Marie de France’s Lanval is a twelfth-century poem about a knight who has become a social outcast. The love between Lanval and a mysterious lady does not seem to fit in the cruelty and filth of the real world, and the lovers leave for a mystical realm of Avalon. However, even though the themes of the corrupt society and the absence of pure love in the real world deserve attention, there is another motif worth mentioning. The present paper offers an analysis of central themes and characters from the point of view of gender roles. The inquiry reveals that the poem can be considered feministic since the reasons for Lanval’s happiness and misfortune are women.
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Two central male characters, Lanval and King Arthur, appear to be weak in character despite being brave, fair, and generous. On the one hand, Lanval is a virtuous knight who “was envied by all the court” (De France 1). However, he failed to remind the king about the fact that no land was granted to him. Moreover, he did not keep the promise he gave to his lover due to pride. On the other hand, King Arthur, despite being historically known as being just to everyone, he wishes to punish Lanval being pressured by his wife. During the trial, Arthur repeatedly tries to hurry the barons to find the knight guilty. Additionally, King Arthur did not give the promised reward for loyalty to Lanval, failing his feudal duties. In short, even though the two male characters are the central actors of the poem, they seem to be weak and cannot be held accountable for their actions.
The two female characters, however, are pictured as influential individuals, which are the reasons for all the happiness and misfortunes. The queen knows what she wants and can manipulate both the knight and her husband. She is the reason for Lanval’s and King Arthur’s ill acts. At the same time, Lanval’s mysterious lady is also depicted as a virtuous woman, who has both beauty, power, and wealth to turn an outcast into an active member of the society. She can set her rules and make Lanval obey them. In other words, while the men are powerless in front of feminine beauty, women are strong characters who have all the power and knowledge.
Even though the central actors of the poem are male characters, the plot shows that women can become the reason for both the development and decline of a man. Lanval’s lover is the reason for his success in life. Therefore, de France makes it clear that a man is nothing without a woman’s guidance. However, men need to follow all the rules set by women; otherwise, they can return to being an outcast or even die. Lanval does not know the lady’s name; he cannot search for her or reveal to anyone that she exists, which demonstrates that the knight does not have any power over her except for that she has granted to him (Briscoe 25). The fairy lady is also empowered to choose whether she wants to save her lover or not by showing up during the trial. Therefore, Lanval surrenders to love being deprived of all power.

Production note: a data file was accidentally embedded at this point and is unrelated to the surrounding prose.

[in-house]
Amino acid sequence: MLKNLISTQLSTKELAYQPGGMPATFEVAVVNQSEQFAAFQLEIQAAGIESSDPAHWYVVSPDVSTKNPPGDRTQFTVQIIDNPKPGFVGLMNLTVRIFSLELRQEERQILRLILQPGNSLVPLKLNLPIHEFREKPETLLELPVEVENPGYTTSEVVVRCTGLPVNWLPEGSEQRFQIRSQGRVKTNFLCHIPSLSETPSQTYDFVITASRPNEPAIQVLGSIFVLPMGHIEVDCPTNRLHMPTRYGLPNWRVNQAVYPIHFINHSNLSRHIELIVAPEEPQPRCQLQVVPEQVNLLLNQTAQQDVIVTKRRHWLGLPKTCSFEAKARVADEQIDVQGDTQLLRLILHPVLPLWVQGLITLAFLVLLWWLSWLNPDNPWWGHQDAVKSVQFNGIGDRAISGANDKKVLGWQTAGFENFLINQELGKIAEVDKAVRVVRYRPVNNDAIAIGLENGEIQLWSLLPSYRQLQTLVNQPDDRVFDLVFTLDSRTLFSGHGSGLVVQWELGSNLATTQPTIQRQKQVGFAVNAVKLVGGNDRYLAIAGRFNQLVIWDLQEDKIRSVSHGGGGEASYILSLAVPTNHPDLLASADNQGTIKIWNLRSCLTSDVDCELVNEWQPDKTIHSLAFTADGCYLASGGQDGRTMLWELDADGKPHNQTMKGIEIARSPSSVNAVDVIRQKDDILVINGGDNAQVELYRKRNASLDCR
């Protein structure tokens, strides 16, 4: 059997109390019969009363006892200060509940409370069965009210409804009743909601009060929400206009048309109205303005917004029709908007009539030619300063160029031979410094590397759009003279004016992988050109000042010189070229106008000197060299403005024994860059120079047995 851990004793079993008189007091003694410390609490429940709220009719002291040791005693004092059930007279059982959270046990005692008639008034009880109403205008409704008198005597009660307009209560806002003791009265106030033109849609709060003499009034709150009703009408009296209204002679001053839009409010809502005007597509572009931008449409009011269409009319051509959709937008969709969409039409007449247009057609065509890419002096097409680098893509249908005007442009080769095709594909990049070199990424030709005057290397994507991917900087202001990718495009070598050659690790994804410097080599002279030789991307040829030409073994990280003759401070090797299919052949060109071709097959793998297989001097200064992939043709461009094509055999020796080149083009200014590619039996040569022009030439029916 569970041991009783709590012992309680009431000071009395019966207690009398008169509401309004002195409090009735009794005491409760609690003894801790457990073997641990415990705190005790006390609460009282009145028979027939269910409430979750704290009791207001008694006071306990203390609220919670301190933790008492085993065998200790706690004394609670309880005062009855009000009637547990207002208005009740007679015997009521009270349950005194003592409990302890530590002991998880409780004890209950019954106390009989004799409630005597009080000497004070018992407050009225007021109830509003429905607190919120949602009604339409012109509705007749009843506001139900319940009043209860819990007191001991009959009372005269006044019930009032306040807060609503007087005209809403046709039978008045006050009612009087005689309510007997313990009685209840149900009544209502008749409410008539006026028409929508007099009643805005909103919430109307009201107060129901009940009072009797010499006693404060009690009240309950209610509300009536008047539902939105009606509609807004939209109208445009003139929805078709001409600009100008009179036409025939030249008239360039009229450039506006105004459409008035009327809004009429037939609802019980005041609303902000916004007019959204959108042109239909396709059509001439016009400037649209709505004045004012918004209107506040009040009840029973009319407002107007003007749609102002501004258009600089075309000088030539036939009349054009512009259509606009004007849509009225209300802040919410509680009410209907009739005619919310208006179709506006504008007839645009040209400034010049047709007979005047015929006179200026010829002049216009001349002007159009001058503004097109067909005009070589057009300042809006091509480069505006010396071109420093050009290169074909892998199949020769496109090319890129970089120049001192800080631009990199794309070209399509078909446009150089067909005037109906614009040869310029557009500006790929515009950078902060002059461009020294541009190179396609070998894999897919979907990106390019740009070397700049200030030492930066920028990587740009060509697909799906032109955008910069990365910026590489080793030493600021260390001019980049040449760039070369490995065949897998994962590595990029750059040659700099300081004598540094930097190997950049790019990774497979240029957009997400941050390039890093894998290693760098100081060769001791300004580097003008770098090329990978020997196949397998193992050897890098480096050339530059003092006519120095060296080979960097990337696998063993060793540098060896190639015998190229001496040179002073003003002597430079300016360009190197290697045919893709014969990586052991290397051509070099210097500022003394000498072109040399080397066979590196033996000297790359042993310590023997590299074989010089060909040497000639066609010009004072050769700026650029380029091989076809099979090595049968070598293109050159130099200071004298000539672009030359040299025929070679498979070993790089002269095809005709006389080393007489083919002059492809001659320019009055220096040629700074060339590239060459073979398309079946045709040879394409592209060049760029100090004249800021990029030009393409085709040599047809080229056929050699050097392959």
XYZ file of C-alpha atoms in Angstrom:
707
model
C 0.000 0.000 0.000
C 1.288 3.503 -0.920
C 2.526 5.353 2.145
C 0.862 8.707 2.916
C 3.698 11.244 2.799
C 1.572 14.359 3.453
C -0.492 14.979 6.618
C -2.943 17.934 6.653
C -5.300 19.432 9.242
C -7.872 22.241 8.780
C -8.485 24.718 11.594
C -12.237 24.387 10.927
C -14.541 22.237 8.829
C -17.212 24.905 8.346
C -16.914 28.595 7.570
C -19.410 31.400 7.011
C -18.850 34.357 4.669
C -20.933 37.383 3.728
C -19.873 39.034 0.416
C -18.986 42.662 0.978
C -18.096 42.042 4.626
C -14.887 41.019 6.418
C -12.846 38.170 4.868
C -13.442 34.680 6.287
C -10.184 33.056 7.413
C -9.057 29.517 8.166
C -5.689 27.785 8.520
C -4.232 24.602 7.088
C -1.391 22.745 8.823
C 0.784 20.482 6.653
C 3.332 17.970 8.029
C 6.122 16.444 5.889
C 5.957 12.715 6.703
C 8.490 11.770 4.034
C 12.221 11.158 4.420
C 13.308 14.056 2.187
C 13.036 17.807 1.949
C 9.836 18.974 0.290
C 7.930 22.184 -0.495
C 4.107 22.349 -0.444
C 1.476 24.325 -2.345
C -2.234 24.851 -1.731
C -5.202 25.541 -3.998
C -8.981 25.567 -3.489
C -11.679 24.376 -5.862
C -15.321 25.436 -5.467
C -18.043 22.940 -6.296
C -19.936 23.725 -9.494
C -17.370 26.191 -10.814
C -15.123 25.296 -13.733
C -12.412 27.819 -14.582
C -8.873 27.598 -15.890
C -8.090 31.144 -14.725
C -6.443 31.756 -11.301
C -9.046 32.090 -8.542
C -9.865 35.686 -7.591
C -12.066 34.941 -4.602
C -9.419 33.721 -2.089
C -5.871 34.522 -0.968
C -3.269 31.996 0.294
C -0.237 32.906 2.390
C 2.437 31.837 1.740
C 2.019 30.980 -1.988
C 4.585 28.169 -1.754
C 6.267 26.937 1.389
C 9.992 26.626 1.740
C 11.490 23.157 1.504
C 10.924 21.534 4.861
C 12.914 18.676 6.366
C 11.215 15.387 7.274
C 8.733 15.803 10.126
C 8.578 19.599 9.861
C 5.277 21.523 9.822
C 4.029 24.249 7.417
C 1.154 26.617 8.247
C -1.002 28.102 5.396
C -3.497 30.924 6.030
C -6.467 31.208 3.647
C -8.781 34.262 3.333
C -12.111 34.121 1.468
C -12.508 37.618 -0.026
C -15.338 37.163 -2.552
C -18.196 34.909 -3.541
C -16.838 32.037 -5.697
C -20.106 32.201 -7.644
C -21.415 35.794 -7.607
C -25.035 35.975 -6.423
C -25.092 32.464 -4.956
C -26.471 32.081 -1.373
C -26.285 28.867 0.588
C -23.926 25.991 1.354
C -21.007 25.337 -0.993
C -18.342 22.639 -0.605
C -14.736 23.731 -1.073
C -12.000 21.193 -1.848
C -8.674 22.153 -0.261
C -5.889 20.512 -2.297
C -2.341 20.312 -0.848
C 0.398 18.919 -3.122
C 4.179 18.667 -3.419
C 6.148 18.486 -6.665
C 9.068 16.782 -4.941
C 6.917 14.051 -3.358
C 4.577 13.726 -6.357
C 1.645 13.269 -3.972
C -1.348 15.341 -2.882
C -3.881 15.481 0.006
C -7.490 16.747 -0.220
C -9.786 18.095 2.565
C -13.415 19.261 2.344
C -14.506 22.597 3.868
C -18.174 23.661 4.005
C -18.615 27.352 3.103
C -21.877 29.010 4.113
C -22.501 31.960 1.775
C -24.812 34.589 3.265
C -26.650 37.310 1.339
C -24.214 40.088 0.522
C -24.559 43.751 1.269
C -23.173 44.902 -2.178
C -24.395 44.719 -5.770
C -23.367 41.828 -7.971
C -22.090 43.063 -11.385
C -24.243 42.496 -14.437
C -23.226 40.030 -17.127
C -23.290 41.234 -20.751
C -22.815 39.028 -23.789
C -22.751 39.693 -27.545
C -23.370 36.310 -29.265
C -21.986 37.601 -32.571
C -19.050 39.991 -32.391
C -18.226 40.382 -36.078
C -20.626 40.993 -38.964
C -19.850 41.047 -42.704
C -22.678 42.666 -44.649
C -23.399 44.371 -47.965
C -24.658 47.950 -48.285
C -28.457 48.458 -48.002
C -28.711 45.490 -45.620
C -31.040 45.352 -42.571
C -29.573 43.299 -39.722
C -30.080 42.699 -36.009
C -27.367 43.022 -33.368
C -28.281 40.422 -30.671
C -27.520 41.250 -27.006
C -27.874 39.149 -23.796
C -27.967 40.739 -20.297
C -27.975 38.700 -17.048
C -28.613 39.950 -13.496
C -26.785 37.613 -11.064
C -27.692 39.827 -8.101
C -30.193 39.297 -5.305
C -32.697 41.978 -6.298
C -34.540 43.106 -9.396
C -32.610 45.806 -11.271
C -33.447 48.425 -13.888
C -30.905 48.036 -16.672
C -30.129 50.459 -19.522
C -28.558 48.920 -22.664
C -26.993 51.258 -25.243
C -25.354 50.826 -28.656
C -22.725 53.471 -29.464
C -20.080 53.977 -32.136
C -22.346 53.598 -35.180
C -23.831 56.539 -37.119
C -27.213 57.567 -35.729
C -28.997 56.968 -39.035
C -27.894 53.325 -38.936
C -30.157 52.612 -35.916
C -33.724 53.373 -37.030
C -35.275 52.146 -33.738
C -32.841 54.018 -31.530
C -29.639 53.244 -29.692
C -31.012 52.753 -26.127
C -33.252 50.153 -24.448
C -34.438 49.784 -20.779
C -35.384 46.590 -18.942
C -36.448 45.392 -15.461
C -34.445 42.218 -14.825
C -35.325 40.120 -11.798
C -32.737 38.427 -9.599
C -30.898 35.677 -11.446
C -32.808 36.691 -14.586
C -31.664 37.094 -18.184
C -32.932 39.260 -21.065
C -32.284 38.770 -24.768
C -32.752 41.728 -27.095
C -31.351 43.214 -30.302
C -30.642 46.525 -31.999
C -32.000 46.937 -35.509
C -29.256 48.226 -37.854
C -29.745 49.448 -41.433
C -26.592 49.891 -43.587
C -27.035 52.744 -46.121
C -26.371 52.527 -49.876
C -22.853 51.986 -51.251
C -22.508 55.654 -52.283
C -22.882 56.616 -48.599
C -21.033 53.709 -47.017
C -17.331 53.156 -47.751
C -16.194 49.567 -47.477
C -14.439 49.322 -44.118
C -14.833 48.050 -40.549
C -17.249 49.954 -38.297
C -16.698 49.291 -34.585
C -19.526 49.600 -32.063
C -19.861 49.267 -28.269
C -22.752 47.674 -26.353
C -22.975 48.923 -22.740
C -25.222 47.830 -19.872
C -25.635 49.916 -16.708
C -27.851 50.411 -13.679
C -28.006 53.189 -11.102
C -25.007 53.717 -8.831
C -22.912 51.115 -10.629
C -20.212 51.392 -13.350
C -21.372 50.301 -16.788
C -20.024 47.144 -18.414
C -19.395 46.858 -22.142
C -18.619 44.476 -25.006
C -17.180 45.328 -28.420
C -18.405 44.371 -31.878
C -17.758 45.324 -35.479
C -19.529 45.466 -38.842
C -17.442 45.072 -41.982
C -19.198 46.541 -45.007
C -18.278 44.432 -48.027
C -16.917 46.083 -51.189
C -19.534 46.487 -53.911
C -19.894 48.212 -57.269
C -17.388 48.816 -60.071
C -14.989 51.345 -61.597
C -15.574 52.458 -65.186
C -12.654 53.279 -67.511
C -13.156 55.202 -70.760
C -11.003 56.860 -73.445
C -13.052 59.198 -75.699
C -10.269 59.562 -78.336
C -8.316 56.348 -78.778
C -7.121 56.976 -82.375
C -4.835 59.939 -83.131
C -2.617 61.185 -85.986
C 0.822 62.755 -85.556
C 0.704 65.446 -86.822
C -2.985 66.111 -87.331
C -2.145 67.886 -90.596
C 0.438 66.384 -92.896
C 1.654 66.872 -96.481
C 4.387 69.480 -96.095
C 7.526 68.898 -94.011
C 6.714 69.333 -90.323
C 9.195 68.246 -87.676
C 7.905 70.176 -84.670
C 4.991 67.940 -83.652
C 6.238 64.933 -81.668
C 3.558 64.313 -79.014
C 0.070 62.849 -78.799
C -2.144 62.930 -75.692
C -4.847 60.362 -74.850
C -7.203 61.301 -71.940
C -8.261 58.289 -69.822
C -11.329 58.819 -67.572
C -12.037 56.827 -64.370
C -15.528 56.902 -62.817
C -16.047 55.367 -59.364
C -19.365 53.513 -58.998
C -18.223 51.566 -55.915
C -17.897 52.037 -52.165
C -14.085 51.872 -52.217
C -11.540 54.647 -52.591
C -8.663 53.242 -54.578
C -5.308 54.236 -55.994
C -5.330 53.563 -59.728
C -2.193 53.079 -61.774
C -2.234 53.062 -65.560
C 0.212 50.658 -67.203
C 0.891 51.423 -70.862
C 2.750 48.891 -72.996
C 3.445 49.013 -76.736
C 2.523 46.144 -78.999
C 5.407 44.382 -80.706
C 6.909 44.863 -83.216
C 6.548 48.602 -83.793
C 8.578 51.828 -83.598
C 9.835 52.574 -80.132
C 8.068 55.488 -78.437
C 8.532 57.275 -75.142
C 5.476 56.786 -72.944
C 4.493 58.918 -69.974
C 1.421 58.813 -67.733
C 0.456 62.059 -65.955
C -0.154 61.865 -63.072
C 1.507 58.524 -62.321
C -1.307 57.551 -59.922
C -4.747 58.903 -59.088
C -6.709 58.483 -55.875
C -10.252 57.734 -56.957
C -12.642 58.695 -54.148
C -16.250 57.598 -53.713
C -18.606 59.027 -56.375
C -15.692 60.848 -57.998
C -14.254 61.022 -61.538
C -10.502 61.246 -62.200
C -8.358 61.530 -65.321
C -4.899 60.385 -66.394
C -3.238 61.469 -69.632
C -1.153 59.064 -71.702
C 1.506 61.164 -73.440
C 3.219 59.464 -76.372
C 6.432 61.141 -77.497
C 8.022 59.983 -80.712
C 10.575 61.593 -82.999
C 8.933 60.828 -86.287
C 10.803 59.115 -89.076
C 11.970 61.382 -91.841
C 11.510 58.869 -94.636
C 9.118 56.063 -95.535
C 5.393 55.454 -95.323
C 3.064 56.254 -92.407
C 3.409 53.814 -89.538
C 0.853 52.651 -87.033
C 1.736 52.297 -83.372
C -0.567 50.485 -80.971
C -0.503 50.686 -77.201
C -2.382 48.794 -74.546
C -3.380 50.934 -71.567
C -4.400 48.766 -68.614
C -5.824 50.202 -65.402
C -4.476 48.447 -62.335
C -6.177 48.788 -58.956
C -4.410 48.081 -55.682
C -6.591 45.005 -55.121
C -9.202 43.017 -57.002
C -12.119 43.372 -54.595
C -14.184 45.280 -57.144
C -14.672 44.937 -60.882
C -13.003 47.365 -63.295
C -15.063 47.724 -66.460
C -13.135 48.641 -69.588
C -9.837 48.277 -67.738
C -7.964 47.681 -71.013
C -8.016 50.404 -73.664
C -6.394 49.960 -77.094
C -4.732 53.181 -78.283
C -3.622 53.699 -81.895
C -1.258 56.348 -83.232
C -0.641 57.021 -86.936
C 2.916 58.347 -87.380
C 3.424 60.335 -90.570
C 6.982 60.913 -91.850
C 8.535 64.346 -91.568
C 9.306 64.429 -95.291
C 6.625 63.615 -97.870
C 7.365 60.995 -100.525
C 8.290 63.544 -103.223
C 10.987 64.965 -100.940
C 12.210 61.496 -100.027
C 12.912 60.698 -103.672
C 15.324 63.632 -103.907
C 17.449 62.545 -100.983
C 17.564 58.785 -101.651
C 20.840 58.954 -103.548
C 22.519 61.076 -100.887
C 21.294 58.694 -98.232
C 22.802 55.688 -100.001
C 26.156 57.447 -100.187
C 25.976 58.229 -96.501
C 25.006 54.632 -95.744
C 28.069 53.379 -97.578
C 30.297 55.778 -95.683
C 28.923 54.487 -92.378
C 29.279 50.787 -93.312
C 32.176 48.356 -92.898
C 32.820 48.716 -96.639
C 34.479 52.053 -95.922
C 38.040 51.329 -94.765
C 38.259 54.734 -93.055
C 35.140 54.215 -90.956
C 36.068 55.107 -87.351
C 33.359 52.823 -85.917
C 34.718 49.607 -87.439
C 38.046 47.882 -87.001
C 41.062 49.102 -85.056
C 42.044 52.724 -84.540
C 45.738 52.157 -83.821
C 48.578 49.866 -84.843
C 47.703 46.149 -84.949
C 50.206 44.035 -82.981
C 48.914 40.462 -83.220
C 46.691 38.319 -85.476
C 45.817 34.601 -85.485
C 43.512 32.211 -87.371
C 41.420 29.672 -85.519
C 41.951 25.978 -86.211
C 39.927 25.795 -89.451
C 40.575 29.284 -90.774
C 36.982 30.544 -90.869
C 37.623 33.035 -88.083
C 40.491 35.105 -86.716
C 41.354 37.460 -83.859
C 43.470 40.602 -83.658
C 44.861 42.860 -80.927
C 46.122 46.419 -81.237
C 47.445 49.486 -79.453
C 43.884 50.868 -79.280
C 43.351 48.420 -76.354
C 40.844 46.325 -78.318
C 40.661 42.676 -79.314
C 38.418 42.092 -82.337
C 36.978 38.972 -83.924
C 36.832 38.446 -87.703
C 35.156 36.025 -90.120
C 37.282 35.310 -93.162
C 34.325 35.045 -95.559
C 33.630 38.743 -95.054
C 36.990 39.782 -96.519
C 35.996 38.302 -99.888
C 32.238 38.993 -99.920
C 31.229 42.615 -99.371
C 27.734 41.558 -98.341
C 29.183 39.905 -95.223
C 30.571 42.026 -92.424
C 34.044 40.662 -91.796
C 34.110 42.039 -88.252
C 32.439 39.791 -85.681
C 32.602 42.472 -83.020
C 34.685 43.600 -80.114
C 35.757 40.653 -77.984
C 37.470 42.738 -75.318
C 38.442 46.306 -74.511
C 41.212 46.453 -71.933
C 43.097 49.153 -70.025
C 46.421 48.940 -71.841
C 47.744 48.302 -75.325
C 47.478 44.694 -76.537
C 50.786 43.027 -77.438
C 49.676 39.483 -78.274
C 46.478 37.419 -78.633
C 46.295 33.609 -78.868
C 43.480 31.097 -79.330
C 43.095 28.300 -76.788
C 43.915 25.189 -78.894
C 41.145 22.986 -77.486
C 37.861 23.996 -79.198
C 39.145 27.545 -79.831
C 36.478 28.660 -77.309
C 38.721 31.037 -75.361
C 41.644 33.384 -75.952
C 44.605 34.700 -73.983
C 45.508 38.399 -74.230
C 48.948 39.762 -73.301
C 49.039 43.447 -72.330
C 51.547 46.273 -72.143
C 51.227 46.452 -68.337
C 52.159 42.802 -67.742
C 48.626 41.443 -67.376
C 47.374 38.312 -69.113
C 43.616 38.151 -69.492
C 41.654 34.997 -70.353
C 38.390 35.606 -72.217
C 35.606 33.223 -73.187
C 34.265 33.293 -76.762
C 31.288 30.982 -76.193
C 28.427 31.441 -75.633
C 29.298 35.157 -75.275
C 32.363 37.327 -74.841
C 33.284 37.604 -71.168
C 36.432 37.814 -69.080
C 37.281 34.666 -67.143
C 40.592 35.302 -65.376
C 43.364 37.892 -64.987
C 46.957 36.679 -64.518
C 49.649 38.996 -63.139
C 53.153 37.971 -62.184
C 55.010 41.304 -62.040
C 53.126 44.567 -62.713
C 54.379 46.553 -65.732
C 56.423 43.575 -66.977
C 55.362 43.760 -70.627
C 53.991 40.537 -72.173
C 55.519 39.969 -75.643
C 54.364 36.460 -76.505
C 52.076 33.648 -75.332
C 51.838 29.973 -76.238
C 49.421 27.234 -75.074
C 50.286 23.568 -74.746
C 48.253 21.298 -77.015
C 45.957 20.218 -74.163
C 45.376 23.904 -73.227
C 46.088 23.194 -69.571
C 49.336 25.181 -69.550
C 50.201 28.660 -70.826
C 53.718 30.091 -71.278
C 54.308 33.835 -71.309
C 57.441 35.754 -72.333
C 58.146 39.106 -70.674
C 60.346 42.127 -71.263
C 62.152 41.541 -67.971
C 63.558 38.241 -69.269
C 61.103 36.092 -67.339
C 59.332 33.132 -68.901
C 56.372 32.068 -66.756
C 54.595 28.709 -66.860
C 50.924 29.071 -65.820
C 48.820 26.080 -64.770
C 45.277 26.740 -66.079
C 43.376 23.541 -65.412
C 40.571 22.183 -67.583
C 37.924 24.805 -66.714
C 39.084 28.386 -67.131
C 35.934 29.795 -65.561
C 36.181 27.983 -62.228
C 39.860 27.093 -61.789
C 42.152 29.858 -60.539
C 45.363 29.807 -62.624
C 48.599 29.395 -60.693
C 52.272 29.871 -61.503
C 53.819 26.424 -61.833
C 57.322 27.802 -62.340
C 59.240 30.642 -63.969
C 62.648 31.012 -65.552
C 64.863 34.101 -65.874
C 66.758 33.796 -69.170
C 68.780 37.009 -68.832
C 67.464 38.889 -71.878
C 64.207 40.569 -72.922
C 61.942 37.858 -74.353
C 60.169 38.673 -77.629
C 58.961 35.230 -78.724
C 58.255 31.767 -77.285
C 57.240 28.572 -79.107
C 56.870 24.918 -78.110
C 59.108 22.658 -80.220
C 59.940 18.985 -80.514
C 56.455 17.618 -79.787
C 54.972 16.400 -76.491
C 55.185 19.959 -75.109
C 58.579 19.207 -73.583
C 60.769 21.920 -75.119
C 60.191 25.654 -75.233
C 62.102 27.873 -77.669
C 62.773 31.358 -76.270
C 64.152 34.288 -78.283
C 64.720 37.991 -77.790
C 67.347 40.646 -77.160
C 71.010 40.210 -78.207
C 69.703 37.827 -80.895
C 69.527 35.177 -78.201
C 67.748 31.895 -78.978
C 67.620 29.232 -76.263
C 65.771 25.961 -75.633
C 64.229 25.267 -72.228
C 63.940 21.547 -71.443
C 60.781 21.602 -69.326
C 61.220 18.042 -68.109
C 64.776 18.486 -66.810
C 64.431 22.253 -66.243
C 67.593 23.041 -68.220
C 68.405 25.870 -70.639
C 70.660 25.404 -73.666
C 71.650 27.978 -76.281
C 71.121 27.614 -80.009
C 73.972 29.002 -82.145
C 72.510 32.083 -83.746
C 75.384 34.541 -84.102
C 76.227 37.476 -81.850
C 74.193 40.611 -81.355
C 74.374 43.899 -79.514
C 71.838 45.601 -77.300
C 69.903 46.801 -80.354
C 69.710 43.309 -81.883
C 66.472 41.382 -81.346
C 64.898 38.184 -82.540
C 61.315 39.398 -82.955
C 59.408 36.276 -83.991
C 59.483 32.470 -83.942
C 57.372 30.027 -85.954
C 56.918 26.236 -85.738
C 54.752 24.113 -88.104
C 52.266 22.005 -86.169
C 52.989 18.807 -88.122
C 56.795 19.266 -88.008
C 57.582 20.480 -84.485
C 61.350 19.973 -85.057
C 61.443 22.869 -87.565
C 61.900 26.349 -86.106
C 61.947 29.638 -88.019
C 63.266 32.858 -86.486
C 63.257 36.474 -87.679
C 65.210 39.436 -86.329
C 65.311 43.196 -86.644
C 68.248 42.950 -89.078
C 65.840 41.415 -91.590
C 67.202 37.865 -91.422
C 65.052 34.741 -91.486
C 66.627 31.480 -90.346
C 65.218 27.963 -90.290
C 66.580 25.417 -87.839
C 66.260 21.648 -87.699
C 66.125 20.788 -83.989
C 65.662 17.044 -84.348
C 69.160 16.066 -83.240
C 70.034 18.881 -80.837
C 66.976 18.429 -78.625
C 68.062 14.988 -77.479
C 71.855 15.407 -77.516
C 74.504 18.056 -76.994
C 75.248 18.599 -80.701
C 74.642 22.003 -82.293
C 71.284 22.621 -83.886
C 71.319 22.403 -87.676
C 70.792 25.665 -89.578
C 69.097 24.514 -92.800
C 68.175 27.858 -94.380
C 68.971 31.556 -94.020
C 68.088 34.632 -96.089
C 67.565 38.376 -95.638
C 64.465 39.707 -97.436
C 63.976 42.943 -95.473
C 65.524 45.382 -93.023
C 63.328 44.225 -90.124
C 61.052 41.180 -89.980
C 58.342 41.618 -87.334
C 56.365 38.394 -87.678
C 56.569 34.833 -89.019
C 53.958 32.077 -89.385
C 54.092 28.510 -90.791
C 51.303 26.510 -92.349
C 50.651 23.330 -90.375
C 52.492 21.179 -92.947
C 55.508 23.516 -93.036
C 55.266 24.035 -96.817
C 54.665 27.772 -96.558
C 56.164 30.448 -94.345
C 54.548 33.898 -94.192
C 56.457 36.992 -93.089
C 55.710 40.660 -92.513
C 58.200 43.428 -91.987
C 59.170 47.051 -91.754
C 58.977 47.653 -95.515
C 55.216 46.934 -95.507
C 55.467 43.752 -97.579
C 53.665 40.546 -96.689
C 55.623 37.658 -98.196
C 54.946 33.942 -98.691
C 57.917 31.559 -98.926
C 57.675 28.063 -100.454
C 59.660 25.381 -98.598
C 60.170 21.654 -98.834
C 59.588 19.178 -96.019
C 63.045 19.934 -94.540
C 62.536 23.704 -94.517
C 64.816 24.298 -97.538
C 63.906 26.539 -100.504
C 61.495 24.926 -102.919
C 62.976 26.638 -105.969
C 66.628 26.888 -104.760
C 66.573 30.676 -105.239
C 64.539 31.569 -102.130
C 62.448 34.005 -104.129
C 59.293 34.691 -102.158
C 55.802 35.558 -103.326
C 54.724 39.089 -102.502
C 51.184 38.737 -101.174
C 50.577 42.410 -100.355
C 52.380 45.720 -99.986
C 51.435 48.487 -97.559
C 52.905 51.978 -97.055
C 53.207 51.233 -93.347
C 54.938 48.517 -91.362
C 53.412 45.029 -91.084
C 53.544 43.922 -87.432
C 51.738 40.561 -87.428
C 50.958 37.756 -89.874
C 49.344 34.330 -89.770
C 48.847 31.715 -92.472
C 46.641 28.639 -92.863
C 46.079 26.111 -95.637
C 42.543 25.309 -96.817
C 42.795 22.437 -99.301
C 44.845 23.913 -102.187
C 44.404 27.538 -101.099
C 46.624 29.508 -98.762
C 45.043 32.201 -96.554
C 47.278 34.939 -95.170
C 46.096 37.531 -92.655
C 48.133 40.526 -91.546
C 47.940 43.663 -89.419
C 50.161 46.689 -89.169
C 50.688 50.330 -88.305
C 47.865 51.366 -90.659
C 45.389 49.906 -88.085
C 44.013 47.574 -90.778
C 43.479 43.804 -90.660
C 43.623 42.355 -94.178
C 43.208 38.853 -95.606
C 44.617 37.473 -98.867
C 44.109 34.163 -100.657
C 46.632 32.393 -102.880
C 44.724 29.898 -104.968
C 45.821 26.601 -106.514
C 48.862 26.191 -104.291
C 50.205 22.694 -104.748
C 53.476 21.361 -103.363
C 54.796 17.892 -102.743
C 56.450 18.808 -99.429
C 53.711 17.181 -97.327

The queen is also a compelling character that can make a man become wealthy or fall out of favor. If Lanval is to surrender to the queen’s desire, she could have given him pleasure, money, and status by reminding her husband about his duties to the knight. However, the queen is also free to punish Lanval for insulting her using her husband’s hands. Therefore, de France demonstrates that a woman can be the reason for man’s rise or fall, and the only who can save him is another woman. Therefore, the central theme of the poem is women’s power over men.
There are also other ideas touched upon in the poem, which may be considered of similar importance. For instance, according to Strong, the motif of banishment and rejection of genuine values by the society is in the middle of all the action (60). Indeed, Lanval can be considered as the personification of true valor and loyalty that has been rejected by society. De France makes the knight forgotten by the most virtuous king and his friends since “those who claimed to hold him dear, if Fortune had brought him up short, would not have shed a kindly tear” (1). Moreover, at the end of the story, the fairy lady and Lanval leave for Avalon, showing that true love and values have no place in the real world.
Even though the theme of banishment is present in the poem, it cannot be considered more important than the motif of female power. The central event of the poem if the trial was caused by Lanval’s failure to obey both women. He brakes his word to the fairy lady by revealing that he has a lover, and he turns down the queen’s offer of love. Therefore, the central idea of the poem is females’ power over men.
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The analysis of de France’s poem reveals that it is a feministic piece of literature. In Lanval, female characters are stronger than men, and the central theme of the poem is males being subdued to women’s mercy. However, the power practiced by women is sophisticated and subtle. De France demonstrates that a man fallen out of favor of a woman can be saved only by another woman.
Briscoe, Emma. Female Agency, Eroticism, and Empowerment in Marie de France’s Lai de Lanval. Dissertation, Virginia Polytechnic Institute and State University, 2015. VPISU, 2015.
De France, Marie. Lanval. Translated by Judith P. Shoaf. 2005, Web.
Strong, Tanner. “Transformation of Knights with Magic.” Journal of Student Research, vol. 4, no. 22, 2015, pp. 58-63.